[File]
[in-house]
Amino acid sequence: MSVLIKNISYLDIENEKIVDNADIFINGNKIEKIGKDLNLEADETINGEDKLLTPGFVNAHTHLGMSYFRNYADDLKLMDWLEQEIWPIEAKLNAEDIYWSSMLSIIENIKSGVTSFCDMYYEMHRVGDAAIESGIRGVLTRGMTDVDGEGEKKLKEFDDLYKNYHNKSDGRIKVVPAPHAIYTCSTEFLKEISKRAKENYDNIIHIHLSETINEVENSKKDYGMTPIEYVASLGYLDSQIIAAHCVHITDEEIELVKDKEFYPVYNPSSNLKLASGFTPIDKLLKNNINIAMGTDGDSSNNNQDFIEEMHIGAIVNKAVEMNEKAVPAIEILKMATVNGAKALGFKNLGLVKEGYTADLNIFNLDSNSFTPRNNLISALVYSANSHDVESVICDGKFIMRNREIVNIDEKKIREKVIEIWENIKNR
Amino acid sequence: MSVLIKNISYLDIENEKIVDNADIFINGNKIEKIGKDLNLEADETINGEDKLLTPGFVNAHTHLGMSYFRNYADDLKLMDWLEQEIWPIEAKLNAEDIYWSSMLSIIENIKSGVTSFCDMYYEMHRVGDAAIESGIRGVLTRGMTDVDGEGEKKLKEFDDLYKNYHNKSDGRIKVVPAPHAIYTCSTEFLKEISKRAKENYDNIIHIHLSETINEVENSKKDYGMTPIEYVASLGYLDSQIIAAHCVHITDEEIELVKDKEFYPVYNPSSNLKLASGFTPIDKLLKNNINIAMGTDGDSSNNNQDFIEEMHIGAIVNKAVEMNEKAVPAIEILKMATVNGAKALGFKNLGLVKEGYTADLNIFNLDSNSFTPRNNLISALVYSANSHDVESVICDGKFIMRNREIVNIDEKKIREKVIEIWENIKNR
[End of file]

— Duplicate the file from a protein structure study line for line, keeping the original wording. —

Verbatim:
[in-house]
Amino acid sequence: MSVLIKNISYLDIENEKIVDNADIFINGNKIEKIGKDLNLEADETINGEDKLLTPGFVNAHTHLGMSYFRNYADDLKLMDWLEQEIWPIEAKLNAEDIYWSSMLSIIENIKSGVTSFCDMYYEMHRVGDAAIESGIRGVLTRGMTDVDGEGEKKLKEFDDLYKNYHNKSDGRIKVVPAPHAIYTCSTEFLKEISKRAKENYDNIIHIHLSETINEVENSKKDYGMTPIEYVASLGYLDSQIIAAHCVHITDEEIELVKDKEFYPVYNPSSNLKLASGFTPIDKLLKNNINIAMGTDGDSSNNNQDFIEEMHIGAIVNKAVEMNEKAVPAIEILKMATVNGAKALGFKNLGLVKEGYTADLNIFNLDSNSFTPRNNLISALVYSANSHDVESVICDGKFIMRNREIVNIDEKKIREKVIEIWENIKNR
Amino acid sequence: MSVLIKNISYLDIENEKIVDNADIFINGNKIEKIGKDLNLEADETINGEDKLLTPGFVNAHTHLGMSYFRNYADDLKLMDWLEQEIWPIEAKLNAEDIYWSSMLSIIENIKSGVTSFCDMYYEMHRVGDAAIESGIRGVLTRGMTDVDGEGEKKLKEFDDLYKNYHNKSDGRIKVVPAPHAIYTCSTEFLKEISKRAKENYDNIIHIHLSETINEVENSKKDYGMTPIEYVASLGYLDSQIIAAHCVHITDEEIELVKDKEFYPVYNPSSNLKLASGFTPIDKLLKNNINIAMGTDGDSSNNNQDFIEEMHIGAIVNKAVEMNEKAVPAIEILKMATVNGAKALGFKNLGLVKEGYTADLNIFNLDSNSFTPRNNLISALVYSANSHDVESVICDGKFIMRNREIVNIDEKKIREKVIEIWENIKNR